A recent flurry of backchannel talks reflects the widespread recognition that the current political setup is failing. There is now an unprecedented willingness to reach a compromise on almost all sides of the conflict—except that of Hifter. Leading Misratan figures have reached out to the general in recent months to explore his readiness to strike a deal, even offering to integrate him into a unified military structure at his current position, which is superior to that of the Chief of Staff. So far, their efforts have been in vain. In meetings with Western diplomats, Hifter has bluntly stated his intention to rule Libya and rebuffed overtures for negotiations.

Hifter’s uncompromising stance is not only linked to the support he receives from Egypt, the UAE, and Russia but also to expectations that the Trump administration would back Egypt’s position on Libya or support Hifter by lifting the UN arms embargo and directing closer American intelligence and military support to his LNA forces. Egyptian and Russian officials, in turn, are suggesting to Libyan and Western interlocutors that they could induce Hifter to strike a deal. But even more than their willingness, their ability to do so is highly doubtful. In addition to Egypt and Russia, Algeria and Tunisia are also proposing their services as mediators, stepping into the void left by the UN’s faltering efforts.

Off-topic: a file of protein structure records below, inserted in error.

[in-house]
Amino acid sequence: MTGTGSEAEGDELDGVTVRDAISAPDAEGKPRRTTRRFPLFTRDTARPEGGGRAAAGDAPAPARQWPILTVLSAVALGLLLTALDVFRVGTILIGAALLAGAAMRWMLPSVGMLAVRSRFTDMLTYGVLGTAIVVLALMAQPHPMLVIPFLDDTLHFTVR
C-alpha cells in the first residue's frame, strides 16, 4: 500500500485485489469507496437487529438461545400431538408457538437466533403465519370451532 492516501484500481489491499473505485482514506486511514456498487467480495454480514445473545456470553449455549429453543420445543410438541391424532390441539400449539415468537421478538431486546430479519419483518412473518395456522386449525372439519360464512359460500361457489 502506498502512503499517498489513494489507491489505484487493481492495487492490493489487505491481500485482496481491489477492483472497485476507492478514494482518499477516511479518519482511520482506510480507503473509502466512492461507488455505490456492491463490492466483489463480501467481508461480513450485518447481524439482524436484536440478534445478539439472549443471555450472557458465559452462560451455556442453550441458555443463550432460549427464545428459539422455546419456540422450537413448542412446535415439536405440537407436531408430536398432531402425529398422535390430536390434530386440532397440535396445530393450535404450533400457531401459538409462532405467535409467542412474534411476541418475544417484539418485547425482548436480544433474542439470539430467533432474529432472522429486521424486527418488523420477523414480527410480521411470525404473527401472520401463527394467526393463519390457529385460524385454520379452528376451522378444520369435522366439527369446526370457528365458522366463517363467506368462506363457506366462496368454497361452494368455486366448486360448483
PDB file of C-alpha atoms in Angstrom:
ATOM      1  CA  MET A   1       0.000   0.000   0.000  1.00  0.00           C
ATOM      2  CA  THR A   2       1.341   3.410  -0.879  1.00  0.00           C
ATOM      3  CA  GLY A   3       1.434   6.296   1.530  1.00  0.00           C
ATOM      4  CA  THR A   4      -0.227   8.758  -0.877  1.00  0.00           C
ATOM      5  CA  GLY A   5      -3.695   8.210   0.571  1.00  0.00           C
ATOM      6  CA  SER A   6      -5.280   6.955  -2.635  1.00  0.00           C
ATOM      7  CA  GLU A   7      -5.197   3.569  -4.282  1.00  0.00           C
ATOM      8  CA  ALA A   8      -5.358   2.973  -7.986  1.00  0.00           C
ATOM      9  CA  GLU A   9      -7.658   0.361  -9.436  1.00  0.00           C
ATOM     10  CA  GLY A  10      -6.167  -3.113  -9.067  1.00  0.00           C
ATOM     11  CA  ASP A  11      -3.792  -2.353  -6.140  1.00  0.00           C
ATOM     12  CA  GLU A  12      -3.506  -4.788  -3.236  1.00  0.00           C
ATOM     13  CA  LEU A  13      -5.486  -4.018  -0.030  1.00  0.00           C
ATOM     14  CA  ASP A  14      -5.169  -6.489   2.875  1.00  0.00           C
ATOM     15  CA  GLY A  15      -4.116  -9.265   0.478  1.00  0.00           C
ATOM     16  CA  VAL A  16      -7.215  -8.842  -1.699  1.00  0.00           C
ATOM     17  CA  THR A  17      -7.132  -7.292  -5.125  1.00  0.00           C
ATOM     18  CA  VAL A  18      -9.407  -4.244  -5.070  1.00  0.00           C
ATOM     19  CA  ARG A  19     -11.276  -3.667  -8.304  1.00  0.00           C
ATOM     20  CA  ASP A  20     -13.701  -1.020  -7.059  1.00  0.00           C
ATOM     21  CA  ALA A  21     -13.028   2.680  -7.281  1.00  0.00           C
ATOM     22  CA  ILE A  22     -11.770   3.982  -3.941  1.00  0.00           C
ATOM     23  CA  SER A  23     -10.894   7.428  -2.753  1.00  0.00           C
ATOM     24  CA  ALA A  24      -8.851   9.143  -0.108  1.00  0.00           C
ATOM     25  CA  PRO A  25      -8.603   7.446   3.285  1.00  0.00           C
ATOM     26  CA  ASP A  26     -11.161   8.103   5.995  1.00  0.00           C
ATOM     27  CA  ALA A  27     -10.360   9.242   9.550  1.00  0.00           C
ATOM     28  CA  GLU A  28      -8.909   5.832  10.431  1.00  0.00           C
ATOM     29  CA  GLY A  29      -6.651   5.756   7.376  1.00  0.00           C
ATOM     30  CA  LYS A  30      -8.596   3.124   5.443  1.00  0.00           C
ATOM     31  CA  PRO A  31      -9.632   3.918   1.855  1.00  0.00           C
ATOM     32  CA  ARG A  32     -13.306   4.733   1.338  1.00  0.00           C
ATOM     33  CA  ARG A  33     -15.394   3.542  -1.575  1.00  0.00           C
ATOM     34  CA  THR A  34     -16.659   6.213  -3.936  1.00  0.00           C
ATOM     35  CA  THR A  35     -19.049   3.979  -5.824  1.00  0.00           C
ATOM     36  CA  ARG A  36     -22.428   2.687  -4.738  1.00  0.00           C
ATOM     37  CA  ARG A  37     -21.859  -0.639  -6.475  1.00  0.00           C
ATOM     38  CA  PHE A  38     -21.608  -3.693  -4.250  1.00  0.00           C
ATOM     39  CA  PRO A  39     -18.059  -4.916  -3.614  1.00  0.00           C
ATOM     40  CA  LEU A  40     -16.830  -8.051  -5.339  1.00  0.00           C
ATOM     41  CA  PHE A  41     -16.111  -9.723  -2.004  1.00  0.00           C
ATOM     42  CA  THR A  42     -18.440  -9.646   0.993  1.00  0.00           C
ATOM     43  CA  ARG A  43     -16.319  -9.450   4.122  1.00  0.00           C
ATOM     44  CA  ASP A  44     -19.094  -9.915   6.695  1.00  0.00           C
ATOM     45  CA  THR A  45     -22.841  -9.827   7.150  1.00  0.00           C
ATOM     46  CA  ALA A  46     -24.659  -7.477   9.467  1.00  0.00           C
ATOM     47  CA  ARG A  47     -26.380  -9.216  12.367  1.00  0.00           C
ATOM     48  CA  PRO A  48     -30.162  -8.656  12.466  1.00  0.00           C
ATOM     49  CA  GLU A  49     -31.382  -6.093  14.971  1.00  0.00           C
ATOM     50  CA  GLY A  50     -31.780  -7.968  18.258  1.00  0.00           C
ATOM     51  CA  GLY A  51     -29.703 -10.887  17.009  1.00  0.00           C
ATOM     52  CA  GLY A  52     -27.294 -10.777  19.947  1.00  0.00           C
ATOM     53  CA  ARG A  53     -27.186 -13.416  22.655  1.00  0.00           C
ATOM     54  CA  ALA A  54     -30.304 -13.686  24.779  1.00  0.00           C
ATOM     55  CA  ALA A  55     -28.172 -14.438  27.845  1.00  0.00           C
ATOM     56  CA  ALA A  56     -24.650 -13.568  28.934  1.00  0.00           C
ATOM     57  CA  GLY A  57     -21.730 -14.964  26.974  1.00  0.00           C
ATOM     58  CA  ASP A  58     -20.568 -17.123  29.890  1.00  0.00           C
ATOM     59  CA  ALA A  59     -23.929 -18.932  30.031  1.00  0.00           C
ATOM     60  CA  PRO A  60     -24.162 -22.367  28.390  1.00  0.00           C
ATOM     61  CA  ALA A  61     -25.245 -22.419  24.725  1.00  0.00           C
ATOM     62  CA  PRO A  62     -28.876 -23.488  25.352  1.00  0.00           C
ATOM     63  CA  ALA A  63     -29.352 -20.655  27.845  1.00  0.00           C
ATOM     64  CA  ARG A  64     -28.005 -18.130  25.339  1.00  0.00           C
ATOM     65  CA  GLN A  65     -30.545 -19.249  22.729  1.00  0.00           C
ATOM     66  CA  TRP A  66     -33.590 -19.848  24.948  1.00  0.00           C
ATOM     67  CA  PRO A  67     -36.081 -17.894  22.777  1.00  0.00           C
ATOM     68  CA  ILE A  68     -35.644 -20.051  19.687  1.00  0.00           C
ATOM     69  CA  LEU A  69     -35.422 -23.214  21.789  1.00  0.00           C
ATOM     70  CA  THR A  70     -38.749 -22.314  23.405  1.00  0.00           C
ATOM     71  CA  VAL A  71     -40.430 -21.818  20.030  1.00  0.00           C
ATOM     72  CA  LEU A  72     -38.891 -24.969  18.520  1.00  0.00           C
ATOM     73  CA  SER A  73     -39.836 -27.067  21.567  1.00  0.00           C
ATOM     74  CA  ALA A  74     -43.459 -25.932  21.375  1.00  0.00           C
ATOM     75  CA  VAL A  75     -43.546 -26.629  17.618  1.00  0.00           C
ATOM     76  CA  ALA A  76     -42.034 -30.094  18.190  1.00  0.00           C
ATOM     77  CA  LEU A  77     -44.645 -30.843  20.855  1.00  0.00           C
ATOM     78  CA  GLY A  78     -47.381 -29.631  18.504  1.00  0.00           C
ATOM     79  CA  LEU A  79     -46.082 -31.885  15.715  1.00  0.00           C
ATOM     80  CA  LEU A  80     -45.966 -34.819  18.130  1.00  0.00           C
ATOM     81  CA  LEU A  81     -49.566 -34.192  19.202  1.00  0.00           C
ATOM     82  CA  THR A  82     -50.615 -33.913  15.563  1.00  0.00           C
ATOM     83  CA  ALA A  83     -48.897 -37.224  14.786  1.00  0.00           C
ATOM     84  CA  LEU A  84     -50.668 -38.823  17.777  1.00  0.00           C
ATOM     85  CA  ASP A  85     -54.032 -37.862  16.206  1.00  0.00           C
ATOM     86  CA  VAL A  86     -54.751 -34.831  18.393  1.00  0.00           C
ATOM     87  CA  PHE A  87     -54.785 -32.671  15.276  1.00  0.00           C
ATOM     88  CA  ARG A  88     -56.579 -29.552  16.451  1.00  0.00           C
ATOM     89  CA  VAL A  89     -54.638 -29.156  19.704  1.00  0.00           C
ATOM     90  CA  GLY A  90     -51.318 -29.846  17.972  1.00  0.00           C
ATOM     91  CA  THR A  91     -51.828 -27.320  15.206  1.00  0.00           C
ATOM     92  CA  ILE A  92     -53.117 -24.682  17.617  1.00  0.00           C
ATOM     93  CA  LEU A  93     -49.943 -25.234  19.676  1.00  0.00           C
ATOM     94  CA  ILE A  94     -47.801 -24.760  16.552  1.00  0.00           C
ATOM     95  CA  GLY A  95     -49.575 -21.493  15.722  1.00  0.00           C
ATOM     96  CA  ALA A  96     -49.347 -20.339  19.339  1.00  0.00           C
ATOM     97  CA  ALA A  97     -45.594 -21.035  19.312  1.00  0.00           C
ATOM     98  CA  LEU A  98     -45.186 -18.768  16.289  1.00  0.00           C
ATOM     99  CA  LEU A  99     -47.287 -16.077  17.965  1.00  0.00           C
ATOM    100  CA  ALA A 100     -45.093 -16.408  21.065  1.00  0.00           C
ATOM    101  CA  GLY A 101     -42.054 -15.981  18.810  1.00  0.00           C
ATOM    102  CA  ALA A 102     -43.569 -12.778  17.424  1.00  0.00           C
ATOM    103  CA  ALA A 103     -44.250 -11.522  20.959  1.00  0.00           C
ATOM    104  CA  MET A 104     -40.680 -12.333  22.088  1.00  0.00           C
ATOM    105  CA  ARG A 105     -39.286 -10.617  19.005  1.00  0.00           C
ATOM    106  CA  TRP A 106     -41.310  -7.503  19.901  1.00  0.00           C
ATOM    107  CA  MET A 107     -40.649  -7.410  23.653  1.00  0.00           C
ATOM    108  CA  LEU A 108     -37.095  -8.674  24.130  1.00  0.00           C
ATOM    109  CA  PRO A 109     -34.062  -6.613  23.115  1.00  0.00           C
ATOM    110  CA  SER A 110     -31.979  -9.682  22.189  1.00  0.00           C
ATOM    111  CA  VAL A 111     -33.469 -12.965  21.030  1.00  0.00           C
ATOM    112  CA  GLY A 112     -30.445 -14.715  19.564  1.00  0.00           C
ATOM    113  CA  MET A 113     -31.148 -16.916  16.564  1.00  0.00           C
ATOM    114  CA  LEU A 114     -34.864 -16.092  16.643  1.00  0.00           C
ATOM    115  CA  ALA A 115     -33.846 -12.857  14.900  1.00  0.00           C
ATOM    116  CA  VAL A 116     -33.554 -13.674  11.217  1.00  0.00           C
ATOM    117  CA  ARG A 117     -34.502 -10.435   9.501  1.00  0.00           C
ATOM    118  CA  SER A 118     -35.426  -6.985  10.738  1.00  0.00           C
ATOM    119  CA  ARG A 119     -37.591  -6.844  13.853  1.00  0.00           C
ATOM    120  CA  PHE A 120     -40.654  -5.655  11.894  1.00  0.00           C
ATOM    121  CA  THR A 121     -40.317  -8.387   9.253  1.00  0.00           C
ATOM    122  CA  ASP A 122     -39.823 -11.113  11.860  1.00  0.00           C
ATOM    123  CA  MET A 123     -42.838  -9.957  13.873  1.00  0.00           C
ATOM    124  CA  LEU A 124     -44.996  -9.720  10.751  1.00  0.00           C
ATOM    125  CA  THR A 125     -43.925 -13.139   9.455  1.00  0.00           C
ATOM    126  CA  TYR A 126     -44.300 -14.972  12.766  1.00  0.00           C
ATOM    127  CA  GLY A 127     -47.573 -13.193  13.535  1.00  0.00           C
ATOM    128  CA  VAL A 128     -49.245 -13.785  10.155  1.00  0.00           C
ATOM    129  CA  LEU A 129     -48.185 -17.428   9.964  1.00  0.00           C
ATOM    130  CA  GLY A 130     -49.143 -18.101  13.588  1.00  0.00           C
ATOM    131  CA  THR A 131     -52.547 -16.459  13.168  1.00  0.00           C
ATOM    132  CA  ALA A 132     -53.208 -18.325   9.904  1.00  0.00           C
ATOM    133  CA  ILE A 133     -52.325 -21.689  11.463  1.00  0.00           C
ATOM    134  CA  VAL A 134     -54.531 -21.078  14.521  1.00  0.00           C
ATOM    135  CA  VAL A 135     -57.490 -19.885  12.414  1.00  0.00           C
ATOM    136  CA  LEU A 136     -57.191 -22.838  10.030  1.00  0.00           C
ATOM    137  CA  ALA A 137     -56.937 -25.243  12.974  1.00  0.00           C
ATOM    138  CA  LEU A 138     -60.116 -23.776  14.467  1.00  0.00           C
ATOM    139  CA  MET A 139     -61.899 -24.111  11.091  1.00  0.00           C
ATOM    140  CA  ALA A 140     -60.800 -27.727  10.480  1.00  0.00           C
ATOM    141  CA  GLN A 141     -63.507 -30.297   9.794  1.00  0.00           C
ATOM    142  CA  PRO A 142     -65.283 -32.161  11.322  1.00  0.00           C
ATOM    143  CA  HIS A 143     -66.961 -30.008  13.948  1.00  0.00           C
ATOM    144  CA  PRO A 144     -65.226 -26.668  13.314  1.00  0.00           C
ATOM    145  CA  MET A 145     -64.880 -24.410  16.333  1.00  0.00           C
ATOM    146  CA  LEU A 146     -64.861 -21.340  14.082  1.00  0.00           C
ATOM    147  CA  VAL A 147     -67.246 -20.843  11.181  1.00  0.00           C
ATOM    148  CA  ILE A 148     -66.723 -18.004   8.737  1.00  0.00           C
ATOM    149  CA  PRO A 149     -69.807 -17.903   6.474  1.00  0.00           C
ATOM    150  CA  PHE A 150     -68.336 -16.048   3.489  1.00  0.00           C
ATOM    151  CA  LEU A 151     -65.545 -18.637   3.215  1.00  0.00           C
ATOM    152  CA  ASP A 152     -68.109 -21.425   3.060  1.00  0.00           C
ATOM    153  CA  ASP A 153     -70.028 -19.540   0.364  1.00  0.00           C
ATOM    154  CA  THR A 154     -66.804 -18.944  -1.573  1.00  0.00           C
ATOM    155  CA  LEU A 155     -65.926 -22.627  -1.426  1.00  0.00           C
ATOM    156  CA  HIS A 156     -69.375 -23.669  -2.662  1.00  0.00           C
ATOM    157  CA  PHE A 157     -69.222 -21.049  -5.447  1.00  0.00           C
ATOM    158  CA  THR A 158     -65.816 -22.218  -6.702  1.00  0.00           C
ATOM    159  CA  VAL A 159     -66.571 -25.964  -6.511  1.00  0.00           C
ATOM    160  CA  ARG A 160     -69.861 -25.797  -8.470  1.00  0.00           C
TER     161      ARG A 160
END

Sticking to the mantra of supporting the GNA, as Western governments have done over the past year, is no longer a viable option. But neither is the seemingly easy solution of backing a military strongman such as Hifter. Renewed efforts at brokering a political deal within a new negotiating framework offer the most promising path forward. 

Hifter has no realistic prospect of stabilizing Libya through military rule. His Libyan National Army is neither national nor an army. Even in the east, the bulk of the LNA’s forces are drawn from civilian fighters—militias of varying backgrounds that are increasingly disguised as formal army units. In the west and south, the LNA units have a distinctly tribal composition, provoking suspicion among neighboring communities that view them as little more than tribal militias.